• Spring-flowering bulbs
  • Bone meal or balanced fertilizer


  1. Choose the Right Location

    Most flowering bulbs prefer full sun. But don't overlook a spot in your garden just because it's shady in the summer and fall. Spring bulbs flower early, before most deciduous trees have leafed out, so it's safe to plant bulbs around or beneath the canopy of shade trees. However, don't plant spring bulbs in an area with permanent shade, such as in the north-side shadow of a house, garage, or fence.

    Woodland bulbs—such as Anemone nemorosa (woodland anemone), Arisaema (Jack-in-the-pulpit), Erythronium (dog's tooth violet), Galanthus (snowdrop), and trillium—prefer a bit of shade. Always check the cultural needs of bulbs before you plant them.

  2. Consider Design Principles

    Bulbs tend to look best when planted in large clumps or drifts, which gives them a natural appearance. To achieve this, either dig a large area and arrange many bulbs in the hole at once or simply toss the bulbs in the air and dig holes and plant wherever they fall. Some gardeners insist that planting groups of bulbs of odd numbers gives a more natural look to the landscape. But you should generally avoid planting in formal geometric rows unless you are deliberately aiming for an artificial effect.

  3. Evaluate and Prepare the Soil

    Bulbs don't like wet soil because constant moisture is likely to cause rot. This is especially true when the bulbs are dormant in the summer. So choose a planting site that has good soil drainage year-round, but especially through the summer. Many spring bulbs originate with species that are native to arid regions such as the Mediterranean or mountainous areas, and they will grow best in soil conditions that mimic those areas.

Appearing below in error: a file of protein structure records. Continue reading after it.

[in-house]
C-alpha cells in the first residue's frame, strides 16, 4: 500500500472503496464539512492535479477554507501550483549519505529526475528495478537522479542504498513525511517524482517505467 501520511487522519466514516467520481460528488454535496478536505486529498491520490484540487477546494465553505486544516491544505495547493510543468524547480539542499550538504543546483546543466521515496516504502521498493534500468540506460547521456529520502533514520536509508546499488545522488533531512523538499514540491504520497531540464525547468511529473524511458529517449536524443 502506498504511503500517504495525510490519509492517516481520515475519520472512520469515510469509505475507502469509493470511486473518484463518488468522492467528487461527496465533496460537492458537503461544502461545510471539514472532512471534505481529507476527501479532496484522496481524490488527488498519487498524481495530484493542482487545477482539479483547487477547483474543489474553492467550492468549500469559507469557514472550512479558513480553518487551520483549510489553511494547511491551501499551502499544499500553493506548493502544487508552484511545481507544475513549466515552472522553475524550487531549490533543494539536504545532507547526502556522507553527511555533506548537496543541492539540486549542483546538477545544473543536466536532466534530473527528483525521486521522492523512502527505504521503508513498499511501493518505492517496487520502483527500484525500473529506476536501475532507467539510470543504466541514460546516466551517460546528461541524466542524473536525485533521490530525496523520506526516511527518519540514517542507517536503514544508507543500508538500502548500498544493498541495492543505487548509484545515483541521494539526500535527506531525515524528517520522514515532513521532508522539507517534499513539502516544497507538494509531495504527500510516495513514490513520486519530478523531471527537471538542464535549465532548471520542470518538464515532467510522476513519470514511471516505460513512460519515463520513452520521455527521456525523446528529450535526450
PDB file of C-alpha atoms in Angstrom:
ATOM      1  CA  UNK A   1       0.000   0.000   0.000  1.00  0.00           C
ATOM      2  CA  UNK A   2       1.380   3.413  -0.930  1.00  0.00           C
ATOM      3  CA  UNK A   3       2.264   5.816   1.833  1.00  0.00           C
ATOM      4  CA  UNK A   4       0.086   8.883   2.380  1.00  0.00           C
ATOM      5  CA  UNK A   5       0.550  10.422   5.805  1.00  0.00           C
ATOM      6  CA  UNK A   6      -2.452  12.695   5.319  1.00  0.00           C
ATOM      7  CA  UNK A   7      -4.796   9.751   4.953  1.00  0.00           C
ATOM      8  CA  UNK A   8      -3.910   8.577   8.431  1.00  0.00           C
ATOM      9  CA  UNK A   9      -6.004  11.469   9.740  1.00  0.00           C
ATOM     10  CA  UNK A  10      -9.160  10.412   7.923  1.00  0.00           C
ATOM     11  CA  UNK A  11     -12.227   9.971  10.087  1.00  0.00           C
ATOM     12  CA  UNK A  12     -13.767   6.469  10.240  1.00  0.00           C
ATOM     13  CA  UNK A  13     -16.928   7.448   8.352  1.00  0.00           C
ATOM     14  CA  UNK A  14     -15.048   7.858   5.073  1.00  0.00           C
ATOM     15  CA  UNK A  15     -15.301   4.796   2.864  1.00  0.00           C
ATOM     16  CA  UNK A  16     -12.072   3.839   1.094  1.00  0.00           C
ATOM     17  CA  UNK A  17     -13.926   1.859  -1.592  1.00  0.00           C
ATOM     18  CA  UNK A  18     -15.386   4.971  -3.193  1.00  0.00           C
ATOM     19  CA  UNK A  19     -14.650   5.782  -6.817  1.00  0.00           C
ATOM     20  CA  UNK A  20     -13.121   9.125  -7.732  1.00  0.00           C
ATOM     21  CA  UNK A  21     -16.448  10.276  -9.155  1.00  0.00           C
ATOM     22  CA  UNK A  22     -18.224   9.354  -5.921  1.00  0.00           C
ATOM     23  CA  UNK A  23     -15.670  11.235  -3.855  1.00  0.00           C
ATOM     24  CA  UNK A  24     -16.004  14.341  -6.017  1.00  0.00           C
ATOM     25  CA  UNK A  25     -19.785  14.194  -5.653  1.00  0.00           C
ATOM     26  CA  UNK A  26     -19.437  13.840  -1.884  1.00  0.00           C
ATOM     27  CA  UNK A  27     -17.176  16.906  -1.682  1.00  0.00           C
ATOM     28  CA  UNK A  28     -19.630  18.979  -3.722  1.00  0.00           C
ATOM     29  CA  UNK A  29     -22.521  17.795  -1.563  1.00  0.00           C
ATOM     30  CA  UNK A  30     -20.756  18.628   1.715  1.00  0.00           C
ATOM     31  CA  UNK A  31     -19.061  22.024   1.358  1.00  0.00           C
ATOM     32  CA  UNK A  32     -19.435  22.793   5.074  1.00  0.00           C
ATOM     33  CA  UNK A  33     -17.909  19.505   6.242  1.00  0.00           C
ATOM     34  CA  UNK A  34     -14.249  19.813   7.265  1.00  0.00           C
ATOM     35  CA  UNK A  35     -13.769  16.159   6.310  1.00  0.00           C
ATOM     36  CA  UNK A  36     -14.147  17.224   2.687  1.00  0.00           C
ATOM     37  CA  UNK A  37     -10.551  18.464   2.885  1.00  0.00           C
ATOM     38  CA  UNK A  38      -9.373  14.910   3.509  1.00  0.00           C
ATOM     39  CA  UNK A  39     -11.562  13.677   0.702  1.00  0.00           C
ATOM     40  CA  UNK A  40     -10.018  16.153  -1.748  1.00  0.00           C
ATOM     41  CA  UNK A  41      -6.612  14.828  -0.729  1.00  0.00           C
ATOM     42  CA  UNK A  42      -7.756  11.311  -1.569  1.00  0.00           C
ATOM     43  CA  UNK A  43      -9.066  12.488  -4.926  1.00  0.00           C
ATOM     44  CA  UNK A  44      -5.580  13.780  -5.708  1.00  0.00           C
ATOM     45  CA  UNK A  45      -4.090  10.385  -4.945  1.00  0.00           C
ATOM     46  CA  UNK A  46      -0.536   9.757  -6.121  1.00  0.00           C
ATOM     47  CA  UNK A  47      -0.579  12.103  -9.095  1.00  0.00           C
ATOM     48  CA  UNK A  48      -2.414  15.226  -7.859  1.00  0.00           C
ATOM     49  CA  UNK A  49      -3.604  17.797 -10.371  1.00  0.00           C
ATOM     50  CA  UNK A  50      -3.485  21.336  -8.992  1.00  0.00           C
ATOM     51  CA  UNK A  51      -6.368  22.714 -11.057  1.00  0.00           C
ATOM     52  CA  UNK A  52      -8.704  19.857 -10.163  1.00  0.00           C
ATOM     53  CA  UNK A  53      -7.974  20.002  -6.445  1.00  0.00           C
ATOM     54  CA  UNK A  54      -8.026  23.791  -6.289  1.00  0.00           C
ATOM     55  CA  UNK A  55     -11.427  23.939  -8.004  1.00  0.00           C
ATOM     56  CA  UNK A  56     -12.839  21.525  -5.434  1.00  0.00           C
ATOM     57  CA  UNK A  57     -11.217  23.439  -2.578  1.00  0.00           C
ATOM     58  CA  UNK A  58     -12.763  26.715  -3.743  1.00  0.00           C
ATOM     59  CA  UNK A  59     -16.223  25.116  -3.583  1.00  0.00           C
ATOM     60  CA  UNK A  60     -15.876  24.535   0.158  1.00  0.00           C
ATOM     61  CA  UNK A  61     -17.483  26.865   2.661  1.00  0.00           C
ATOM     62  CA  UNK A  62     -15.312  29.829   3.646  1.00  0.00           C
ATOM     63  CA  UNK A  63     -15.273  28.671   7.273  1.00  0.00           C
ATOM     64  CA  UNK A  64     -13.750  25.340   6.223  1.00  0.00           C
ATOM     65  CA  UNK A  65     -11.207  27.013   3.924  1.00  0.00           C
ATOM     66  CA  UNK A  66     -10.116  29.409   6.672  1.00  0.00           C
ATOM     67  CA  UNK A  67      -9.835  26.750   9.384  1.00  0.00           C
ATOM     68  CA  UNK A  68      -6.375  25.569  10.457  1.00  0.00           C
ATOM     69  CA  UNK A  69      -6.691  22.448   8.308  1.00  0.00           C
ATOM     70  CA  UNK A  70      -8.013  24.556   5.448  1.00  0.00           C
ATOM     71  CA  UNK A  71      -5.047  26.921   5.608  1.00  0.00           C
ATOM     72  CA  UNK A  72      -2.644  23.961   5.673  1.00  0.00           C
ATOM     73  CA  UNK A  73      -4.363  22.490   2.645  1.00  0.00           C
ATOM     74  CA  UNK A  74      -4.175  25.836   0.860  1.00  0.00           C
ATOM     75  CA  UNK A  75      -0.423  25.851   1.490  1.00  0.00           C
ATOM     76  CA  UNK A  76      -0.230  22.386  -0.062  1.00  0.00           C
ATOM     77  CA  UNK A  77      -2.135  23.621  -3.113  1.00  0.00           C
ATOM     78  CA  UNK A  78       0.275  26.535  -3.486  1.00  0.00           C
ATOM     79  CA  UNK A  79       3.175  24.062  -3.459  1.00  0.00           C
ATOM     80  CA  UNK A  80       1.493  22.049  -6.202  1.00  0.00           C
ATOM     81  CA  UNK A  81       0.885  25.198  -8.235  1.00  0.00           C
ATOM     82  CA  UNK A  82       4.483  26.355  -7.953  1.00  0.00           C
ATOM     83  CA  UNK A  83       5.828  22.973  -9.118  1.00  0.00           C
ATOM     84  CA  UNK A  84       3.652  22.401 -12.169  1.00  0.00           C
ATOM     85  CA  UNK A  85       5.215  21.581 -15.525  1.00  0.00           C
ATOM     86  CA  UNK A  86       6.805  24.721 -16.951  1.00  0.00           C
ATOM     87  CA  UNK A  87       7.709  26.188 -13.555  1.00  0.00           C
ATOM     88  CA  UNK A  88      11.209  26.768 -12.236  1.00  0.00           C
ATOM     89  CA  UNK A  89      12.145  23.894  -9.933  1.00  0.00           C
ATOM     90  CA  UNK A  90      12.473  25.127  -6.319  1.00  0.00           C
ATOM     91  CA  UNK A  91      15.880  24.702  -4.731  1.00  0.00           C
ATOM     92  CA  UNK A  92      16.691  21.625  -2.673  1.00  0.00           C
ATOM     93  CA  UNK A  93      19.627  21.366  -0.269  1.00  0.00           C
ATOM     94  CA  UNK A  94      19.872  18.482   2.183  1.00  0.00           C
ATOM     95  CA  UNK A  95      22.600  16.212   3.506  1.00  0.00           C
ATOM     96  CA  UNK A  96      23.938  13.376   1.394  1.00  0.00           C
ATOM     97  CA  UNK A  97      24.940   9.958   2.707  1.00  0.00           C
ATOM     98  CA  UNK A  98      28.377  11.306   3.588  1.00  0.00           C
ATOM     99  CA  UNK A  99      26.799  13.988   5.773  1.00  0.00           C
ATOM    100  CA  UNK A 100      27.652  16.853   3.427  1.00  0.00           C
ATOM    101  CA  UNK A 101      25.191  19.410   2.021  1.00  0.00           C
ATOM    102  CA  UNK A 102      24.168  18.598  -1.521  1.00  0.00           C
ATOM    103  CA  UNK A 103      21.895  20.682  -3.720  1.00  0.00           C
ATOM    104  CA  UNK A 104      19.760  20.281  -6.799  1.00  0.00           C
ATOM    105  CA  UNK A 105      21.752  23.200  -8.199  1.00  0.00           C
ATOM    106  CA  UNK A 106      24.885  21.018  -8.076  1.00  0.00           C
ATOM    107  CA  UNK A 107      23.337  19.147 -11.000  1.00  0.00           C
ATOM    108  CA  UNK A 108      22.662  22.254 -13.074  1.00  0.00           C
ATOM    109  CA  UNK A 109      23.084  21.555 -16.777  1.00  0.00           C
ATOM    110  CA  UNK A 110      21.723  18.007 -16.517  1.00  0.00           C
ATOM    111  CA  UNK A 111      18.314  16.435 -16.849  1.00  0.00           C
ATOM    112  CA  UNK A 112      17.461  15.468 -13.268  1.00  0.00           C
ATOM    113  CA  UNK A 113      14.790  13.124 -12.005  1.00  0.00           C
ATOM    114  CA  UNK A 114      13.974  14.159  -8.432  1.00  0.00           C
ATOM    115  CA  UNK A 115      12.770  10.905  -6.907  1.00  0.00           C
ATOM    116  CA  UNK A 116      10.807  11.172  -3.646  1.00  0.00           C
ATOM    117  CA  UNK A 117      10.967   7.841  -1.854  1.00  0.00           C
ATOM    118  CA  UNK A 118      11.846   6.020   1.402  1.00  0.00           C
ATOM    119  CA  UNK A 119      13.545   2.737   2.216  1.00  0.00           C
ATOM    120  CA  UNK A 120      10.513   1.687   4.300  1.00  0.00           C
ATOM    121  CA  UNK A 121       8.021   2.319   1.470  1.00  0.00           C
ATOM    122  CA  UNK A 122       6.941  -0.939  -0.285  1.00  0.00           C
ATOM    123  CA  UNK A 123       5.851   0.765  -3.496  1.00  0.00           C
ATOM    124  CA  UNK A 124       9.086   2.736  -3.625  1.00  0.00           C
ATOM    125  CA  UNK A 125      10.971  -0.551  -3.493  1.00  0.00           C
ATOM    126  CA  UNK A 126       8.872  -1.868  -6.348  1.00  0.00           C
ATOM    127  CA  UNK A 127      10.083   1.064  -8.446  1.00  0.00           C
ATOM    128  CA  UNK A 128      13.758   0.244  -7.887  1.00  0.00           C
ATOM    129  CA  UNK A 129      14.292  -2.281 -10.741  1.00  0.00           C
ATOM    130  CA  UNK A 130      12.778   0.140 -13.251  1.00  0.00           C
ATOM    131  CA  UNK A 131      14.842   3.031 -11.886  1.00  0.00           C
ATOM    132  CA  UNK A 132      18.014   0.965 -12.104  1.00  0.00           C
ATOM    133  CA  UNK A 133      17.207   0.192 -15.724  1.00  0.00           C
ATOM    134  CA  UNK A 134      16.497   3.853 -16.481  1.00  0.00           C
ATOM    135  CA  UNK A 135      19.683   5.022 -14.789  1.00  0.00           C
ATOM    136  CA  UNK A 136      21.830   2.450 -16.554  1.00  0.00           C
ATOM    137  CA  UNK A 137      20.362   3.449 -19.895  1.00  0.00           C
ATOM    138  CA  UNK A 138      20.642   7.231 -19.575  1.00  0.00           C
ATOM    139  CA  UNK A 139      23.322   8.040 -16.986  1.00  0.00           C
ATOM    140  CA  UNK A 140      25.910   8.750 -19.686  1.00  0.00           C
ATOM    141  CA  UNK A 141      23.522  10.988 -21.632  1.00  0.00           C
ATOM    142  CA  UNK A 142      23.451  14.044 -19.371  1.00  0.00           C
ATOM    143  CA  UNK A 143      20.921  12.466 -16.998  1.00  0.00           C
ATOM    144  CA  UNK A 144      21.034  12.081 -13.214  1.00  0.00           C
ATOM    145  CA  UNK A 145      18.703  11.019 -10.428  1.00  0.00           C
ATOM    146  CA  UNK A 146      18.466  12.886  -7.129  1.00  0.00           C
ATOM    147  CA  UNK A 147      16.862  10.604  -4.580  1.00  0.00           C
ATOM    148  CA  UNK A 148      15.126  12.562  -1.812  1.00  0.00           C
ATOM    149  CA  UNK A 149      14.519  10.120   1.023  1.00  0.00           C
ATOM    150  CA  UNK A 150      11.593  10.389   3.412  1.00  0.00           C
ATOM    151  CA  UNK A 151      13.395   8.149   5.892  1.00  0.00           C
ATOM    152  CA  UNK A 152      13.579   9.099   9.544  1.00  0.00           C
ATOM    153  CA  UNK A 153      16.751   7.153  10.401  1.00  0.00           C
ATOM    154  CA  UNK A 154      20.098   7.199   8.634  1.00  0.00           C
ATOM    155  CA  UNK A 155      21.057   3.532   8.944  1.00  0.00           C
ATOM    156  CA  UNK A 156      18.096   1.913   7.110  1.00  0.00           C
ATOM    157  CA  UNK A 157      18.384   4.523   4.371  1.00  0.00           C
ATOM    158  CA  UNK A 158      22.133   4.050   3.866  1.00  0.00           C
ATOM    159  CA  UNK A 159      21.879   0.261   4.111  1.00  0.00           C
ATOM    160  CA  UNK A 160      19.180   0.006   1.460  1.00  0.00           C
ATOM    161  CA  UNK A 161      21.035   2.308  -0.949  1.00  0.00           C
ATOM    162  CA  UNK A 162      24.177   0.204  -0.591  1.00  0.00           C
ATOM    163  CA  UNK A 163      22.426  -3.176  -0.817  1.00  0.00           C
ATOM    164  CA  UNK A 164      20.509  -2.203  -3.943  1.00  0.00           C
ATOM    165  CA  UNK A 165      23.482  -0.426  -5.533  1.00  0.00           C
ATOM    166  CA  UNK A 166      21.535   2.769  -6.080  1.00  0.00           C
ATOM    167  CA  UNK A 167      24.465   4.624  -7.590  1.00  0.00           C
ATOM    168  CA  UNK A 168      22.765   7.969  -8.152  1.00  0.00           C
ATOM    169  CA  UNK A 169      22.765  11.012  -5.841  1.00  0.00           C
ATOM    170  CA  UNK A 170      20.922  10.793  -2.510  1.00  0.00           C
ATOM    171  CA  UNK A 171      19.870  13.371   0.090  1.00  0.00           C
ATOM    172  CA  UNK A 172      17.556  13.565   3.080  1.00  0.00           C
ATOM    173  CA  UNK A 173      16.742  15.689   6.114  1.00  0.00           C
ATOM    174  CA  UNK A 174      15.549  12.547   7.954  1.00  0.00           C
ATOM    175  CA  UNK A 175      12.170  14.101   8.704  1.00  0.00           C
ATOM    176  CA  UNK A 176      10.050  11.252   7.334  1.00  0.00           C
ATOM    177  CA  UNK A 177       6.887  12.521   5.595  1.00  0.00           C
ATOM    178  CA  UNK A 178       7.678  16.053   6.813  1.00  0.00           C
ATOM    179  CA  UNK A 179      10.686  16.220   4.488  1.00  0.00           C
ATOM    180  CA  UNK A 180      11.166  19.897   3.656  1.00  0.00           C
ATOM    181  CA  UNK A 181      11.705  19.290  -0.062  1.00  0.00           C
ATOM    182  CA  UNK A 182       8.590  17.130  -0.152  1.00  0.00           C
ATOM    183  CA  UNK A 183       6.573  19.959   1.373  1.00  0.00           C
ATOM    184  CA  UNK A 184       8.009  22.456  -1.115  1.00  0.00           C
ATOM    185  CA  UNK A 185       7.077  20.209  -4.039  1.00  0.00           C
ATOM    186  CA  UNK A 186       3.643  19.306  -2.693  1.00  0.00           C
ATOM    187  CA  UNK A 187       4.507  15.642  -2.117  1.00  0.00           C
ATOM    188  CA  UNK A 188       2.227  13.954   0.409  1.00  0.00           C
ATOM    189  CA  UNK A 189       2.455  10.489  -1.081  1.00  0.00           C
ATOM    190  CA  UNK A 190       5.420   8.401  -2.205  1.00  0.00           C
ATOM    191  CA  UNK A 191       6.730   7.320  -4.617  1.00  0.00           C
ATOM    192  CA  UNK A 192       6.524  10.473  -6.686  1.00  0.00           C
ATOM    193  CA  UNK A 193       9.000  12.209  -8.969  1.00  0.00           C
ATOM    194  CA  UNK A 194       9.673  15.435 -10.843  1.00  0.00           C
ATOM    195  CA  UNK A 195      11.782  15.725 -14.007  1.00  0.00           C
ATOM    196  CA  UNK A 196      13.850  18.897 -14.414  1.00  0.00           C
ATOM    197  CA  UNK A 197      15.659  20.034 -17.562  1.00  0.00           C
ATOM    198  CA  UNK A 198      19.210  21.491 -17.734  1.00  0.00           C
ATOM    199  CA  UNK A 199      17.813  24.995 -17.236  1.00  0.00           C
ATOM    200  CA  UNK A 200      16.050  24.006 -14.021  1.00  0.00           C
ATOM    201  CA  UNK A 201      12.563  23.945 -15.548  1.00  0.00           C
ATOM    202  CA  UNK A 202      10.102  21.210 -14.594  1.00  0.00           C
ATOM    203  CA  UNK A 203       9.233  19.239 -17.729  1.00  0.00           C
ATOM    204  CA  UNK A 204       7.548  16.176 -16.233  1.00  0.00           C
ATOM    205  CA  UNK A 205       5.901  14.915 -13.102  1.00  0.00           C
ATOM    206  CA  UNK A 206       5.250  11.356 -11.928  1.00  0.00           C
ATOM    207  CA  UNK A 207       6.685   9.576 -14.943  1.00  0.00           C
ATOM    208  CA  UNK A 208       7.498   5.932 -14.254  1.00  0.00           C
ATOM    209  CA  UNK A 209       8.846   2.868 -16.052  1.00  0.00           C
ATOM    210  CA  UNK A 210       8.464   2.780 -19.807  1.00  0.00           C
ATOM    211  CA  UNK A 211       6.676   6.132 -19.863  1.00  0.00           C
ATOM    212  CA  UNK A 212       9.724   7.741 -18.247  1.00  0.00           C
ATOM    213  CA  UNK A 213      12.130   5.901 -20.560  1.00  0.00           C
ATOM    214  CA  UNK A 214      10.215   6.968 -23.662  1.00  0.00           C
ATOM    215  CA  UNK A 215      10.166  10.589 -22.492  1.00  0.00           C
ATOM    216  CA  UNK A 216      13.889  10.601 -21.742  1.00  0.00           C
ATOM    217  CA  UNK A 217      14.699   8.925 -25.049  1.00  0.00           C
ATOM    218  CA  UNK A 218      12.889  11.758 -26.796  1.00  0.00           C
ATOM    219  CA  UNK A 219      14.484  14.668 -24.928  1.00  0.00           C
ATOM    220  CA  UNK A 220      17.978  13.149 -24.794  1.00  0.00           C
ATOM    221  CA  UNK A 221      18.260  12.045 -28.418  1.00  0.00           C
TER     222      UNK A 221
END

Bulbs already have the embryo of next year's flowers inside them, so there is no need to fertilize the bulbs as you're planting them. If the soil is poor, you can mix a small handful of bone meal or balanced fertilizer into the planting hole. In the spring when foliage is emerging, you can fertilize bulbs sparingly to help them form next year’s embryo.

  4. Plant at the Right Depth

    In general, bulbs should be planted to a depth of two to three times their height. For example, if a bulb measures 2 inches from nose to base, it needs to be planted 4 to 6 inches deep, For daffodils, the typical recommendation is to plant 6 to 8 inches deep. Interestingly, bulbs planted at less than ideal depths will often self-adjust within a year or two, increasing their depth in the soil.

  5. Place the Bulbs Right-Side Up

    Many bulbs have an obvious up and down orientation. The pointed end of a bulb is generally the stem and should face up when you place the bulb in the planting hole. You might even be able to see some shriveled, hair-like roots on the flatter, downward end of the bulb.